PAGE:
ARTICLE

5 Tips to Improve Performance of C# Code

Posted by Sourav Kayal Articles | C# Language June 24, 2013
In this article I show you 5 best practices of C# programming.
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5 Tips to improve performance of C# code

In this article I show you 5 best practices of C# programming. I have learned these practices from my daily programming experience. I have tested all code in release mode and have taken screen shots after the stability of the development environment. And I think you will enjoy these tips.

  1. Choose your data type before using it

    For many types we prefer to not decide what data type to use in our daily programming life. Even a few months ago I too was among them. But when I started to learn best practices in programming to improve code performance I learned how a wrong data type can impact code. I will show one demonstration to prove this concept.

    staticvoid Main(string[] args)

    {

        List<Int32> li = new List<int>();

        Stopwatch sw =new Stopwatch();

        sw.Start();

     

        for (int i = 0; i < 10000; i++)

        {

            li.Add(i);

        }

        sw.Stop();

     

        Console.Write("Using Arraylist(Object)" + sw.ElapsedTicks + "\n");

        sw.Reset();

     

        sw.Start();

        Int32[] a = new Int32[10000];

        for (int i = 0; i < 10000; i++)

        {

            a[i] = i;

        }

        sw.Stop();

        Console.Write("Using Value(Integer Array)" + sw.ElapsedTicks);

        Console.ReadLine();

    }

    5-tips-to-improve-performance-of-Csharp-code-1.jpg

    In the code above at first I used a generic List to store 1000 integer values and in the second time for the same operation I used an integer array. And my output screenshot shows which storage mechanism is best for the integer array. Now, you may think why does the List take more time? The reason is that the List stores the data in object format and when we try to store the value type at first it converts it to a reference type, then it's stored. So the first point is to always choose the proper storage mechanism to get the best performance.

  2. Use For loop instead of foreach

    I am will now explain a very interesting fact. I think all of you are familiar with both for and foreach loops. Now if I ask you which one is faster ? Hmm... Don't know. Right?
    Guys, a for loop is much faster than a foreach loop. Let's see the following example.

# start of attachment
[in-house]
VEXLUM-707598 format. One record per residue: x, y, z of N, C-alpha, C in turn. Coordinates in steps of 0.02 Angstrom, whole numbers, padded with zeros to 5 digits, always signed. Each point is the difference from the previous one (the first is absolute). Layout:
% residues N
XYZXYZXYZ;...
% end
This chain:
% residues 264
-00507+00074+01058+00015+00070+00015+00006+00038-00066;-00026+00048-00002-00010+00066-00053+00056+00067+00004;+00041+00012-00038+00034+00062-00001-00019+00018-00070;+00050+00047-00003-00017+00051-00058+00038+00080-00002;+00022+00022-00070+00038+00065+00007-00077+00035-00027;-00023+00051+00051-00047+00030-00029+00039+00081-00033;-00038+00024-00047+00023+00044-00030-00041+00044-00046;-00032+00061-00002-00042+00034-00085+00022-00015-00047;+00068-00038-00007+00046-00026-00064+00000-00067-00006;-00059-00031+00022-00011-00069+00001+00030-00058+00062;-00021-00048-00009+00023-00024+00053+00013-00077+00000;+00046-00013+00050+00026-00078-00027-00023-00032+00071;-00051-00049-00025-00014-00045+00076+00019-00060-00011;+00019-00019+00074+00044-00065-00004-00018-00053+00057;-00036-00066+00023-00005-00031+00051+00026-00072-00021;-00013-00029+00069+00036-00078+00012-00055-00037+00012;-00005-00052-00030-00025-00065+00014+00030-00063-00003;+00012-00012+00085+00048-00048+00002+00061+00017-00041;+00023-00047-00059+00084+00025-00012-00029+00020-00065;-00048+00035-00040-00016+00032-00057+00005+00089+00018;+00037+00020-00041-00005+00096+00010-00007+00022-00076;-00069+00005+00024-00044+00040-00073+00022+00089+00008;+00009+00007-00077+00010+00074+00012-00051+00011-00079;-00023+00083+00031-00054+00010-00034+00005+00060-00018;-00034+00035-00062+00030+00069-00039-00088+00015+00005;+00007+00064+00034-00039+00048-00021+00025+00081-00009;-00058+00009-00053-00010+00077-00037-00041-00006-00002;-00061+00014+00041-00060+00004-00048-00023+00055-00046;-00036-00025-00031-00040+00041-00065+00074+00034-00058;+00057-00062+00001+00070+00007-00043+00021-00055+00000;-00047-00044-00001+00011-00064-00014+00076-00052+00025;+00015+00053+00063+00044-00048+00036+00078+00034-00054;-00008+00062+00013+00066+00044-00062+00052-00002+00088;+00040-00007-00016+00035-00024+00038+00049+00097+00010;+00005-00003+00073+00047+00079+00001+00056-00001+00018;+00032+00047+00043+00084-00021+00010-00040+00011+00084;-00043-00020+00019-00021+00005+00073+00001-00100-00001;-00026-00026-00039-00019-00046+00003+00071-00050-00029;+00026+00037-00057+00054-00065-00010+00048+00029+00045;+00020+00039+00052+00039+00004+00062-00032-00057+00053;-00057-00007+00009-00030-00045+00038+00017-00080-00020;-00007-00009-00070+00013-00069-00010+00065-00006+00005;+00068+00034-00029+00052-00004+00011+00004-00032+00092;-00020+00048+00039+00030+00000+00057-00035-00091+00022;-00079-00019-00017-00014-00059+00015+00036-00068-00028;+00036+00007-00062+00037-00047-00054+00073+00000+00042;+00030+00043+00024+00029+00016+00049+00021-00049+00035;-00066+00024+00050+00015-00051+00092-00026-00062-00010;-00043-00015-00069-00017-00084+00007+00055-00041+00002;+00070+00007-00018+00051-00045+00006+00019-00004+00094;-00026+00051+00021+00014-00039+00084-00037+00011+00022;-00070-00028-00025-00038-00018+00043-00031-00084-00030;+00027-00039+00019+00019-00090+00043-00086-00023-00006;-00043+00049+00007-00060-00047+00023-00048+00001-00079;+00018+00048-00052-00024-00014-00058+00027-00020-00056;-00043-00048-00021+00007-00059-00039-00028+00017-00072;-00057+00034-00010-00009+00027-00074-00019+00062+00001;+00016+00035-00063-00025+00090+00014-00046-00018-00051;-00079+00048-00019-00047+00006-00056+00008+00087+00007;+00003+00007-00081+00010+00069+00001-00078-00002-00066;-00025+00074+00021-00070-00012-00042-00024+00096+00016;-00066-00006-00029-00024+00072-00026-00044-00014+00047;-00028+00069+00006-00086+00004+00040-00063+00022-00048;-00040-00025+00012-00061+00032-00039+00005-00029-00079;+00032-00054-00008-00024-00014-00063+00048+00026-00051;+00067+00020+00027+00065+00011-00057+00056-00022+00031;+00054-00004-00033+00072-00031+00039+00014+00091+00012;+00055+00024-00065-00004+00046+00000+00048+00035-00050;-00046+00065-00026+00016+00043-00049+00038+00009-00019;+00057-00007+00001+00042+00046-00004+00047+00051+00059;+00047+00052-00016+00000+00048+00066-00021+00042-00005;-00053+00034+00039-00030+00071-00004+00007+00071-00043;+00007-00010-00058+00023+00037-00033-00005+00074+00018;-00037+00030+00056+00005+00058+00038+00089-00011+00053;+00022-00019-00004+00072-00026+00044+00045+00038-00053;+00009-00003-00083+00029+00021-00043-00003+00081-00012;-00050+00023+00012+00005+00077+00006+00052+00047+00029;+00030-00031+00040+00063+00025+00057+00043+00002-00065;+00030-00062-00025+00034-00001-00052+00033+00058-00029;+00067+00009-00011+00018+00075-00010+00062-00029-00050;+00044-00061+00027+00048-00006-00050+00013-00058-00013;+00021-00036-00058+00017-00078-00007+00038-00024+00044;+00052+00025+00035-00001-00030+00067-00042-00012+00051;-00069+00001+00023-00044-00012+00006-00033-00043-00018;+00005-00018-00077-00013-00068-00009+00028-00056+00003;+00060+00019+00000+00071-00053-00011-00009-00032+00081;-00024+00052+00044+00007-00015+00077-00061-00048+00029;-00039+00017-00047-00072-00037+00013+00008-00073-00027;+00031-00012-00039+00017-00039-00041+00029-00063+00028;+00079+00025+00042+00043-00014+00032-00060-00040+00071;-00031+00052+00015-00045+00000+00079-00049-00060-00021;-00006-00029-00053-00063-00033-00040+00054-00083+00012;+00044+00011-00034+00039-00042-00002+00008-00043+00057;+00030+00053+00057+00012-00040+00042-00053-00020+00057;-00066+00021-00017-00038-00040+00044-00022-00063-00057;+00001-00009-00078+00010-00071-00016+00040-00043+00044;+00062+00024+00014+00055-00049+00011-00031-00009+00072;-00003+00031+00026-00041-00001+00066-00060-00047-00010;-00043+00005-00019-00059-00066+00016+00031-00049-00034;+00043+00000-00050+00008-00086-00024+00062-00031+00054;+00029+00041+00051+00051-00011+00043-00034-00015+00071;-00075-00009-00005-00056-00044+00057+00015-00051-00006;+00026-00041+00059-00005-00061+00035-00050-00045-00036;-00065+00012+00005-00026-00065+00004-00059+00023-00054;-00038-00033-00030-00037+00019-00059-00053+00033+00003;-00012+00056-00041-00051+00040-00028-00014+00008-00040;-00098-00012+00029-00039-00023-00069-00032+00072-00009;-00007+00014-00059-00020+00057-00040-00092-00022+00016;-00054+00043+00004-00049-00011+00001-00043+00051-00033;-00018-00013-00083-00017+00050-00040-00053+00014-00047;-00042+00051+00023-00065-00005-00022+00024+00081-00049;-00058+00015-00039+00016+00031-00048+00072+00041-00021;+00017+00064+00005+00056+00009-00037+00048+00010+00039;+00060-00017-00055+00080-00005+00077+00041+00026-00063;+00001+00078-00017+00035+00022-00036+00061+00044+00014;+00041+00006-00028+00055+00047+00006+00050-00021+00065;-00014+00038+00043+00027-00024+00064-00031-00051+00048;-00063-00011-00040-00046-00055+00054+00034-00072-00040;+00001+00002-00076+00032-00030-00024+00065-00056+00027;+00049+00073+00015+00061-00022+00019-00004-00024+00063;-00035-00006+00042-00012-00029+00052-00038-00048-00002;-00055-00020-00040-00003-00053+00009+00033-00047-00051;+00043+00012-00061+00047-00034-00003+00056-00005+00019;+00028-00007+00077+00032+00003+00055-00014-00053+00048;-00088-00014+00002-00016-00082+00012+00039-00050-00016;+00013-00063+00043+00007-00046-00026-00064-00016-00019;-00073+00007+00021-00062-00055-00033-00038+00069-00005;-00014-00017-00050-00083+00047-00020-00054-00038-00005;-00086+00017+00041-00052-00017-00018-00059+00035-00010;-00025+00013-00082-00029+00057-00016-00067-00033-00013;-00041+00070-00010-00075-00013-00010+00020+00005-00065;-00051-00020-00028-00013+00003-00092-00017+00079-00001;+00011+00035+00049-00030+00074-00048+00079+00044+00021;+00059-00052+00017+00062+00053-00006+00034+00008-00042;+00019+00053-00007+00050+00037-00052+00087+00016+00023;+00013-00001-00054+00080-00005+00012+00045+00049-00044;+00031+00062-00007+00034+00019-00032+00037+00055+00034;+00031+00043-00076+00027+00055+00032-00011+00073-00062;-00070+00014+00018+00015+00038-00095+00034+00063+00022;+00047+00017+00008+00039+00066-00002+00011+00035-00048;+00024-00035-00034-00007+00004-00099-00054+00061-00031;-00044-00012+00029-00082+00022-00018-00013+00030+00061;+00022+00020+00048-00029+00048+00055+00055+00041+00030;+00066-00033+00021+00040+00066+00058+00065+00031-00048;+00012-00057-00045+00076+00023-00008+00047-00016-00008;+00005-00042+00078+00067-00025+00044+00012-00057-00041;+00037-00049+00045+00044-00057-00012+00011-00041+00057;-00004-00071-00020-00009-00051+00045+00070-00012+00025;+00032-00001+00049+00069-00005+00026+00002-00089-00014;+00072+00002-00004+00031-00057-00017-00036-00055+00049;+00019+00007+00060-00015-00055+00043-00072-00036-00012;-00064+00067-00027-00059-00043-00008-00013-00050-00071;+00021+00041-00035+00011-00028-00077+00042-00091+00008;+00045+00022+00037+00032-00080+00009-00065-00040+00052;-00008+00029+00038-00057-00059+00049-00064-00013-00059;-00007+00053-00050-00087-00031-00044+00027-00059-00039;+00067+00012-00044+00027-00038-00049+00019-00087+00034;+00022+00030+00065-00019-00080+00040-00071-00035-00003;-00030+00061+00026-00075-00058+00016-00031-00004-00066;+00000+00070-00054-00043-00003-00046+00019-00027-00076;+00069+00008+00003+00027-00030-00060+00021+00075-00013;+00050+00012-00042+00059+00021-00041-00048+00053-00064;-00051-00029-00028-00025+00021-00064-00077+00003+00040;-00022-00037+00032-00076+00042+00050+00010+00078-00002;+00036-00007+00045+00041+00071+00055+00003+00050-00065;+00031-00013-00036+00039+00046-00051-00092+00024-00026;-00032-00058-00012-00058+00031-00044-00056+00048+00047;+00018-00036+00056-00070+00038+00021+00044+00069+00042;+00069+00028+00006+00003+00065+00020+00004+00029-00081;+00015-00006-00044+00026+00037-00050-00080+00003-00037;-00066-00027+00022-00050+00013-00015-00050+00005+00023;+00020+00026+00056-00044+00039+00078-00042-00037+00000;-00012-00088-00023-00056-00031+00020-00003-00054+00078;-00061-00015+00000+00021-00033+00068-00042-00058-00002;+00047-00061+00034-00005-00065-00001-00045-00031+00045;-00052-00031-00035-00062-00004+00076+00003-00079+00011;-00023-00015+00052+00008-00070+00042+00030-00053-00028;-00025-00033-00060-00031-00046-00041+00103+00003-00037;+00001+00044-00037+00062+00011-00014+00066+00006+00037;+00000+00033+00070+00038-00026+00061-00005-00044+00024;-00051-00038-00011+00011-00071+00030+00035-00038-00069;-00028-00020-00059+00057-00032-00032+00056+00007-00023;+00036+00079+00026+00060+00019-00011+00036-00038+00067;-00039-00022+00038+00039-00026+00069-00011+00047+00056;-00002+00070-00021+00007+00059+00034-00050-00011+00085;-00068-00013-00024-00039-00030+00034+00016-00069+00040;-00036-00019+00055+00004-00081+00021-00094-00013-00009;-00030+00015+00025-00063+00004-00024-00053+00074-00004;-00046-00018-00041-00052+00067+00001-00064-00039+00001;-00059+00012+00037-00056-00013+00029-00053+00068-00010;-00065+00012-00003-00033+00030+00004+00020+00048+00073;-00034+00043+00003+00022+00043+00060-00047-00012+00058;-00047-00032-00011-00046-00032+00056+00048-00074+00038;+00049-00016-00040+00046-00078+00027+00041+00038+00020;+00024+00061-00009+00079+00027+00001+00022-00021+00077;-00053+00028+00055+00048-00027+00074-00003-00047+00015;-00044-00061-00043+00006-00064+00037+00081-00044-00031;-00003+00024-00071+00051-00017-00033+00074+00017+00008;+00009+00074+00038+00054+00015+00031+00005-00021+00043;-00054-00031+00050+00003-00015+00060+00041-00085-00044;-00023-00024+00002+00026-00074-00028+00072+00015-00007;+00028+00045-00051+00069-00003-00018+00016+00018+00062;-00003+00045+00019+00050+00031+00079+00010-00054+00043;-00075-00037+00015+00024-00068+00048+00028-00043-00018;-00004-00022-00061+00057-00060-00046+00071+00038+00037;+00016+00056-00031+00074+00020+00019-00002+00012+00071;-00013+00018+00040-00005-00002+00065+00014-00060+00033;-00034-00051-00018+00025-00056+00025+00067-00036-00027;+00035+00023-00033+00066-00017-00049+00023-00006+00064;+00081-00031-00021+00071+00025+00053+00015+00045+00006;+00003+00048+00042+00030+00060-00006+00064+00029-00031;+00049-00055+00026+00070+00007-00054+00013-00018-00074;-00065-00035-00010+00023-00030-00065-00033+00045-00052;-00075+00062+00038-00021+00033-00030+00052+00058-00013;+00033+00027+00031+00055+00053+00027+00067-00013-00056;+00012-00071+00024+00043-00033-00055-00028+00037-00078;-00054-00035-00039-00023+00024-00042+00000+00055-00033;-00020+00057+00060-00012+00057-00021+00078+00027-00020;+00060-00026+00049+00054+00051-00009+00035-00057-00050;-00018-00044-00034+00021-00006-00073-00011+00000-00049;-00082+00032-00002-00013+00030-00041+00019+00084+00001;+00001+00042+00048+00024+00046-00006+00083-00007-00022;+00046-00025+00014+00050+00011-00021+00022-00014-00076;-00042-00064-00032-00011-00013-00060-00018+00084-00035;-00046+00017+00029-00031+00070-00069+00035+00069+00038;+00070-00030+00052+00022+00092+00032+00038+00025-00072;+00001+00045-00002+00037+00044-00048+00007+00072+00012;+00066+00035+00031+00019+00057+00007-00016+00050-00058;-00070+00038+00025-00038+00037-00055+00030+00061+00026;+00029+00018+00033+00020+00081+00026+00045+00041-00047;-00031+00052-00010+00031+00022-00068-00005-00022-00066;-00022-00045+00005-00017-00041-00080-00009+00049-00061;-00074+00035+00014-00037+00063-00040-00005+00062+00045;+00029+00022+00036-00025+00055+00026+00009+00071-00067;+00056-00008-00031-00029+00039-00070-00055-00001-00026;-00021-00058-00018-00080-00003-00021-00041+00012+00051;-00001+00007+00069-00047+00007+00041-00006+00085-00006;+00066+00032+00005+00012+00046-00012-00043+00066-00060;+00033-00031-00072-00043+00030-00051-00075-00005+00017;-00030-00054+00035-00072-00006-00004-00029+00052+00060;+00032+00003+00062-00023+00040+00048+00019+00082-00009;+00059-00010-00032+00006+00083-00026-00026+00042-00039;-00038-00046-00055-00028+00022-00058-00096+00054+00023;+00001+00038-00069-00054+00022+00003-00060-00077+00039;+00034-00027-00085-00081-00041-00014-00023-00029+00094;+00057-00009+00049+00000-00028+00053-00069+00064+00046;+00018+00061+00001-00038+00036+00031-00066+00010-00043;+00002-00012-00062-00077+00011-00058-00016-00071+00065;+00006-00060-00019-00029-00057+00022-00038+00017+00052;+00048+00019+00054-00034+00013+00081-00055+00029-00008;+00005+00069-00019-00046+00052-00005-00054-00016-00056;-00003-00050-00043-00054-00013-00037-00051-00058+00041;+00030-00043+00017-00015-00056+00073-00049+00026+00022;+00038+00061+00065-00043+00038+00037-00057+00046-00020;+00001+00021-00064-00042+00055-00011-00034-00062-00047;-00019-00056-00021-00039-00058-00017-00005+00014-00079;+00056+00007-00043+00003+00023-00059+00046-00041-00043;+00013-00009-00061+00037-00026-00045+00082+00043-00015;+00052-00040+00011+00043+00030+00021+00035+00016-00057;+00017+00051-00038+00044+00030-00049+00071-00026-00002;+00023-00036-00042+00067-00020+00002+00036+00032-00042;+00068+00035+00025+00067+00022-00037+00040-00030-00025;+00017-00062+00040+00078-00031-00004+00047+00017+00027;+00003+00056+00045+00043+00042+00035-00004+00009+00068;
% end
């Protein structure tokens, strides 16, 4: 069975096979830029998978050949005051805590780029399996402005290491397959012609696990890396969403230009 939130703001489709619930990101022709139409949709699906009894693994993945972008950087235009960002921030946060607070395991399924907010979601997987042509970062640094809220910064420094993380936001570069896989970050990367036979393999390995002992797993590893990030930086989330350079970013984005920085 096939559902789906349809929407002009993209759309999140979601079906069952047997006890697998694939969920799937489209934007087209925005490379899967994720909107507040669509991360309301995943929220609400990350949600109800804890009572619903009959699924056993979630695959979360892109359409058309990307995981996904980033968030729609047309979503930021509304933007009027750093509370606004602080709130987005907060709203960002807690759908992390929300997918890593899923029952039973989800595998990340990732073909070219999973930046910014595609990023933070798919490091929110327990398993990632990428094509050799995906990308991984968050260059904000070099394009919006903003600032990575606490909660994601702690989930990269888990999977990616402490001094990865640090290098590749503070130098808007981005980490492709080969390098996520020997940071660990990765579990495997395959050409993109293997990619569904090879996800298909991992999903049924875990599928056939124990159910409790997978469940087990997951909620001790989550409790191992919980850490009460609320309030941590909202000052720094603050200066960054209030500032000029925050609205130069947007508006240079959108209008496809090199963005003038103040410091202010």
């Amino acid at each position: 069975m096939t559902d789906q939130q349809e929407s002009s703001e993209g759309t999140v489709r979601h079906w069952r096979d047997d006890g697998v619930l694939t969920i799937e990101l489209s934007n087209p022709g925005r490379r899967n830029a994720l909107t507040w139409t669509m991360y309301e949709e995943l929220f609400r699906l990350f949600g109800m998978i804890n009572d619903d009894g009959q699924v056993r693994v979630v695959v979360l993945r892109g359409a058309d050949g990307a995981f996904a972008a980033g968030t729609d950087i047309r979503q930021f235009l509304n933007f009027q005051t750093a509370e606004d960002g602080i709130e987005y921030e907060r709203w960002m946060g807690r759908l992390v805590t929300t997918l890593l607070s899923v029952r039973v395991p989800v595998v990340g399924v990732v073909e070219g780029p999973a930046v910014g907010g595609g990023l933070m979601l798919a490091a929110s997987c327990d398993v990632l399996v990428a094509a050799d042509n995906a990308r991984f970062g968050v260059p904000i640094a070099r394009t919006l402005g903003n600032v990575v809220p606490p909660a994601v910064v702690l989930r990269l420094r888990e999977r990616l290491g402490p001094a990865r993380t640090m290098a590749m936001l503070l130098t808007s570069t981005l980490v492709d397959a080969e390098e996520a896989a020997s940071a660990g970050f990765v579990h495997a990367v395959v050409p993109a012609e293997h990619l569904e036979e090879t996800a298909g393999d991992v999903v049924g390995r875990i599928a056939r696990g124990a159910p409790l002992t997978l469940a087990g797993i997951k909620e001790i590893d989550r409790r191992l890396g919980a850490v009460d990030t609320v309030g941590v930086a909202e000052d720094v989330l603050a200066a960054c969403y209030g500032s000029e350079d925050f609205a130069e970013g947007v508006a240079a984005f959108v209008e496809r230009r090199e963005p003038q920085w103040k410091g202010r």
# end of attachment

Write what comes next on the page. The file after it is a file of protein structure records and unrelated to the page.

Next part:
List<Int32> Count = new List<int>();

    List<Int32> lst1 = new List<Int32>();

    List<Int32> lst2 = new List<Int32>();

    for (int i = 0; i < 10000; i++)

    {

        Count.Add(i);

     }

     

      Stopwatch sw =new Stopwatch();

      sw.Start();

      for (int i = 0; i < Count.Count; i++)

       {

              lst1.Add(i);

       }

       sw.Stop();

     

      Console.Write("For Loop :- "+ sw.ElapsedTicks+"\n");

       sw.Restart();

     

      foreach (int a in Count)

     {

          lst2.Add(a);

      }

     sw.Stop();

     Console.Write("Foreach Loop:- " +  sw.ElapsedTicks);

     Console.ReadLine();

    5-tips-to-improve-performance-of-Csharp-code-3.jpg

    And don't worry, I have tested this example in release mode and this screen shot is taken after several test runs. And still if you want to use a for loop then I will request you to have a look at the output screen shot one more time.
     

  3. Choose when to use a class and when to use a structure

    By accepting that you pretty much understand structures and classes in C# or at least in your favorite programming language, if they are present there.

    Ok, if you are thinking that "long ago I had learned structures and in daily coding life never used then" then you are among those 95% of developers who have never measured the performance of classes and structures. Don't worry; neither have I before writing this article.

    And what about classes? Yes now and then we implement a class in our daily routine project development.

    Now my question is "Which one is faster, class or structure"? I expect that you are thinking that "Never tested it". Ok then let's test it here. Have a look at the following code.

    namespace BlogProject

    {

       struct MyStructure

        {

           public string Name;

           public string Surname;

        }

       class MyClass

        {

           public string Name;

           public string Surname;

        }

       class Program

        {

           static void Main(string[] args)

            {

               

               MyStructure [] objStruct =new MyStructure[1000];

                MyClass[] objClass = new MyClass[1000];

     

     

               Stopwatch sw = new Stopwatch();

                sw.Start();

               for (int i = 0; i < 1000; i++)

                {

                    objStruct[i] = newMyStructure();

                    objStruct[i].Name = "Sourav";

                    objStruct[i].Surname = "Kayal";

                }

                sw.Stop();

               Console.WriteLine("For Structure:- "+ sw.ElapsedTicks);

                sw.Restart();

     

               for (int i = 0; i < 1000; i++)

                {

                    objClass[i] = newMyClass();

                    objClass[i].Name = "Sourav";

                    objClass[i].Surname = "Kayal";

                }

                sw.Stop();

               Console.WriteLine("For Class:- " + sw.ElapsedTicks);